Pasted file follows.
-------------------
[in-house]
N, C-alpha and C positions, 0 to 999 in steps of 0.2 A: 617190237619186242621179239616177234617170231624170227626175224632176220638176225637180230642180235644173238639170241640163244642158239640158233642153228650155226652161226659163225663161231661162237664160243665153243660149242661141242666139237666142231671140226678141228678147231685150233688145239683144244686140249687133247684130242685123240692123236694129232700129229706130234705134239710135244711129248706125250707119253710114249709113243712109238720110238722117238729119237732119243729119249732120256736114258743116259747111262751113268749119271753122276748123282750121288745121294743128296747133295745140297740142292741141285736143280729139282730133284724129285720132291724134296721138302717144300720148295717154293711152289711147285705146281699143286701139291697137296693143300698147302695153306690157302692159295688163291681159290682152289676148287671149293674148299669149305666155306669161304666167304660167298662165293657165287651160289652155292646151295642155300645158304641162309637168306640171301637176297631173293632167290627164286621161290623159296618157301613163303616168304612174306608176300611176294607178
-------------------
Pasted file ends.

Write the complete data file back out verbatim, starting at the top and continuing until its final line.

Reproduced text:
[in-house]
N, C-alpha and C positions, 0 to 999 in steps of 0.2 A: 617190237619186242621179239616177234617170231624170227626175224632176220638176225637180230642180235644173238639170241640163244642158239640158233642153228650155226652161226659163225663161231661162237664160243665153243660149242661141242666139237666142231671140226678141228678147231685150233688145239683144244686140249687133247684130242685123240692123236694129232700129229706130234705134239710135244711129248706125250707119253710114249709113243712109238720110238722117238729119237732119243729119249732120256736114258743116259747111262751113268749119271753122276748123282750121288745121294743128296747133295745140297740142292741141285736143280729139282730133284724129285720132291724134296721138302717144300720148295717154293711152289711147285705146281699143286701139291697137296693143300698147302695153306690157302692159295688163291681159290682152289676148287671149293674148299669149305666155306669161304666167304660167298662165293657165287651160289652155292646151295642155300645158304641162309637168306640171301637176297631173293632167290627164286621161290623159296618157301613163303616168304612174306608176300611176294607178